Scouting Report: Braden Smith

LonghornDigest.com was on-hand to take in 2014 five-star offensive tackle Braden Smith as Olathe (Kan.) South took on Olathe North.

The first thing you notice about Braden Smith is that he's built in an interesting way. Most players who are 6-foot-6 are mostly legs. But Smith is built more like swimmer Michael Phelps — a long, long torso and short legs by comparison.*


* The 6-4 Phelps's build has been described as ideal for a swimmer, a long, powerful torso with long arms, with shorter, powerful legs for push-offs.


Because of Smith's torso, his arms could be construed as short (a lot of times we look for players "with arms to their knees"), but that's not really the case. He has a lot of strength in his upper body, with a V-cut frame that doesn't appear to have any fat on it. There's plenty of room for growth here, especially in his lower body. At this point, he's still a bit light in the pants, and Smith's parents said after the game that doctors have projected the now-265-pound's Smith as ending up at 325 pounds, and that's easy to see. Smith started the football season at more than 280 pounds, but he rarely comes off the field, playing every down on the defensive line as well as on the offensive line.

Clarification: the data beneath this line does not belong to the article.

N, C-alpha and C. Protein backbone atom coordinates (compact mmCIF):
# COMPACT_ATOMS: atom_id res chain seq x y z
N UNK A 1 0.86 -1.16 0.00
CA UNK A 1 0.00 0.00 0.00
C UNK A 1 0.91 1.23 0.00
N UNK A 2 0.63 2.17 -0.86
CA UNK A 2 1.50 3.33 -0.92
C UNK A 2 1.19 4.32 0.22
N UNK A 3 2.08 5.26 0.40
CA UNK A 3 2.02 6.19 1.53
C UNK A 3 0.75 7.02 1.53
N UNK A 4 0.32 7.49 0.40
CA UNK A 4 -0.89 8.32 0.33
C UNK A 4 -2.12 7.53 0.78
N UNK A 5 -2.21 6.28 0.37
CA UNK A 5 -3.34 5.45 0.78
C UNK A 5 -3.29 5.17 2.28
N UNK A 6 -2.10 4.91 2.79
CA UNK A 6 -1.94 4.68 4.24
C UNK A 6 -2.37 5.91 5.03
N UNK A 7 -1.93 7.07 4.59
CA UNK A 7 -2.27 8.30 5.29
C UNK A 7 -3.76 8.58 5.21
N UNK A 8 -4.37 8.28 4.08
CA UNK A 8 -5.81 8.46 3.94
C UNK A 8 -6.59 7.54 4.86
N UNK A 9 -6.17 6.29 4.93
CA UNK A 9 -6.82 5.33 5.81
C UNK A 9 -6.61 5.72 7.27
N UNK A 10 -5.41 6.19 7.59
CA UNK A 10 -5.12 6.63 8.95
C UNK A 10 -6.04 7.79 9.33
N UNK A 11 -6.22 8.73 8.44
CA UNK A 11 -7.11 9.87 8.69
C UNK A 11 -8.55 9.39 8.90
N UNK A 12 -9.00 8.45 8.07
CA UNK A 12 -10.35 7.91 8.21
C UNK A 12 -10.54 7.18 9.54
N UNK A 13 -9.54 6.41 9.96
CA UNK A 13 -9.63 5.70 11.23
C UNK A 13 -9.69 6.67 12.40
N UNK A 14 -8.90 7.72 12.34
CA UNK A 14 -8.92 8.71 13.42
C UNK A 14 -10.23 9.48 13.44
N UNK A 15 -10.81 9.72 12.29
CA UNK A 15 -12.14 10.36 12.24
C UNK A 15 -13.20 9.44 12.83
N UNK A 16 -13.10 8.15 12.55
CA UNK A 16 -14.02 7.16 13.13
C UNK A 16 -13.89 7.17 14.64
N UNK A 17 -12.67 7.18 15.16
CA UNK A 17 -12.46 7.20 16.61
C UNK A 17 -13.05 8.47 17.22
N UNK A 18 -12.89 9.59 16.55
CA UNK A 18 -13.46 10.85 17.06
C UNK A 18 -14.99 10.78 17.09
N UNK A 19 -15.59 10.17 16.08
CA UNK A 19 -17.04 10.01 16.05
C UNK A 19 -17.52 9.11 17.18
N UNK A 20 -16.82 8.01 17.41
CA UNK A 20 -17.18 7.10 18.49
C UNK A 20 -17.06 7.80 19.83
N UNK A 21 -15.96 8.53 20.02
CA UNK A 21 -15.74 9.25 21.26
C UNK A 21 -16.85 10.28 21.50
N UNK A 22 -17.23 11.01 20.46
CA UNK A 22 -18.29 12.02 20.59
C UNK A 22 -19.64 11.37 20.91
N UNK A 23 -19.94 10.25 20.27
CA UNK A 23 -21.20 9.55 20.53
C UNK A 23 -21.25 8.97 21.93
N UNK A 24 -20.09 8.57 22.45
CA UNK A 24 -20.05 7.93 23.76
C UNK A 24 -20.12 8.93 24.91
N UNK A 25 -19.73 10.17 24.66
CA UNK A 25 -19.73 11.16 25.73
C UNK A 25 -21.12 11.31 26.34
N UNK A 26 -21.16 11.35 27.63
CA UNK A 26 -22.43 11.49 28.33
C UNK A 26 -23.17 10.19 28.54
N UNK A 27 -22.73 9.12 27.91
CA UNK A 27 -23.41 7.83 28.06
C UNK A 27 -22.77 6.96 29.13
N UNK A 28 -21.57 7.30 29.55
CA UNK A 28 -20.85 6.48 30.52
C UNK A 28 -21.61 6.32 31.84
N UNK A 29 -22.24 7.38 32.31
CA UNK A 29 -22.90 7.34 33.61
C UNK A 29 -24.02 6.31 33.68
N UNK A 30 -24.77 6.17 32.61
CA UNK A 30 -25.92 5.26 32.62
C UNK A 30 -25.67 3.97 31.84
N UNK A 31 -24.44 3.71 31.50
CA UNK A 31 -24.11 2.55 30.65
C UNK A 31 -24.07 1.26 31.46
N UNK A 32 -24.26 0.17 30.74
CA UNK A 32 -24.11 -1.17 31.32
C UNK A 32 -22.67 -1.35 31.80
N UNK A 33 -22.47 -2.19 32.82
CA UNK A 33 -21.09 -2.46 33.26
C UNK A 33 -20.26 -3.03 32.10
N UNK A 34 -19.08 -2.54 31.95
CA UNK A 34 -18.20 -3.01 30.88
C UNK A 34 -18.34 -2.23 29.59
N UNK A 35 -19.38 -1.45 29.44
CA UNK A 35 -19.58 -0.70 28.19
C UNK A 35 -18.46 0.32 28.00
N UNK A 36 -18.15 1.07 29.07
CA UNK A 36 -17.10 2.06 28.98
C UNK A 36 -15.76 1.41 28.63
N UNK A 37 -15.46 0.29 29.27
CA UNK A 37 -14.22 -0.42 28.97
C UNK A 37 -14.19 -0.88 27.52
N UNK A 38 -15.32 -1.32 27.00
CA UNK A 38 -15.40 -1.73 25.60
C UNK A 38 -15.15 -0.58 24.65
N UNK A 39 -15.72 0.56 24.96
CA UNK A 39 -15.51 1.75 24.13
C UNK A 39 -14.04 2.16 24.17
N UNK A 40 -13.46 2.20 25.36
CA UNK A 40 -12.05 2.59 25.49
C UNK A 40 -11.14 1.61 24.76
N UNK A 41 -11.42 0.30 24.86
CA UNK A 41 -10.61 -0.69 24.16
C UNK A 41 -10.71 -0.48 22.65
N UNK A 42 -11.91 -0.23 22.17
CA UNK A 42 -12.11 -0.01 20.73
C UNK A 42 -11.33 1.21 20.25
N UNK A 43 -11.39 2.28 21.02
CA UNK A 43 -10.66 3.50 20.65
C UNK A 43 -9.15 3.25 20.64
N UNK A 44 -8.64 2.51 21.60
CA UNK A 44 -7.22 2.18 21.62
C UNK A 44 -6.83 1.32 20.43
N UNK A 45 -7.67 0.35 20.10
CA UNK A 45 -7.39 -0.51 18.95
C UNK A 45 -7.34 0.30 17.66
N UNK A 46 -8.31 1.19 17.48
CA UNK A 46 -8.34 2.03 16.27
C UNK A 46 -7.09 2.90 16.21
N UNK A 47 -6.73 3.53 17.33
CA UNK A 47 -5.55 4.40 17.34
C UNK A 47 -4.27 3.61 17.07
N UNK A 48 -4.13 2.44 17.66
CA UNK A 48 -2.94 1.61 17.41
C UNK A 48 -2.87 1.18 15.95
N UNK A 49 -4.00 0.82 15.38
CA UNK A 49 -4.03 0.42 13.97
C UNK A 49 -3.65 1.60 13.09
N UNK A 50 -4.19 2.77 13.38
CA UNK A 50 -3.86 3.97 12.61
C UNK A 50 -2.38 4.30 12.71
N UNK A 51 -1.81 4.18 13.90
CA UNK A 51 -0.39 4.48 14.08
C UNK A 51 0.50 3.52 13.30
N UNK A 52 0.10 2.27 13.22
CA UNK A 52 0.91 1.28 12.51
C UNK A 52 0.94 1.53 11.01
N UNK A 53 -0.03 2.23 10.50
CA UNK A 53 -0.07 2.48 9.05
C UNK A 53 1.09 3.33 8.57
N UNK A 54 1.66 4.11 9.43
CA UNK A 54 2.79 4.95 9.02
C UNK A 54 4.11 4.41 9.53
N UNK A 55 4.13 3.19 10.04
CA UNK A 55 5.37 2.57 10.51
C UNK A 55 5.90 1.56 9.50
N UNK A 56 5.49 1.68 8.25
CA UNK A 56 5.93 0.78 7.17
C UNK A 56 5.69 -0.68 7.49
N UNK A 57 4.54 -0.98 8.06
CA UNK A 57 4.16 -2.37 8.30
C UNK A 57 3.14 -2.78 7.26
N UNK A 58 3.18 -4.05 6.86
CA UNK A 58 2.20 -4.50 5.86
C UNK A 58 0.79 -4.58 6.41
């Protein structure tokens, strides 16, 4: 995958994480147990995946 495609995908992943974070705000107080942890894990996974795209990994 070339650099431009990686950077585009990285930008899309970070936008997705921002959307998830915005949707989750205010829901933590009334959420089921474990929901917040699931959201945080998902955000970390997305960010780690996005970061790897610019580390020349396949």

Because he's so far from his ideal football weight, you have to take that into consideration. For instance, so many linemen that you see have lower-body weight but need to gain it up top, so once they latch onto players, they leg-drive them back. Smith isn't quite to that point yet, but he has an absolutely unique skill set as an explosive athlete at the position.

He's exceptional on reach blocks with his quickness and length, and he pulls extremely well. Smith moves like a player 240 pounds lighter or less … at 280 pounds, most expect him to run a sub-5.0-second 40-yard dash, and his vertical leap has tested out at 36 inches. On one pulling play, Smith stepped back, almost did a basketball defensive slide two paces, then exploded forward into his block. It was a jaw-dropping display of athleticism because he did it so quickly and fluidly. And that's Smith's strength. He has pop to his punch, but his bend and movement is elite.

It becomes a bit harder to project Smith because he plays guard in high school though he looks like a tackle physically. And with his athleticism, it wouldn't be hard to see him make that transition.

Defensively, Smith is more raw, but he has some skills there, too. He's long and athletic, and some who have seen him compare him to former Missouri standout and current San Francisco Pro-Bowler Justin Smith. Both were tall, freak athletes for their size. It's probably too early to start tossing those kinds of comparisons around, because if Smith plays on defense, the finished product is going to look much, much different than what he looks like now.

Smith's easier to pinpoint on the offensive line, and with his size, room for growth and athleticism, expect him to get offers from just about any school he wants.


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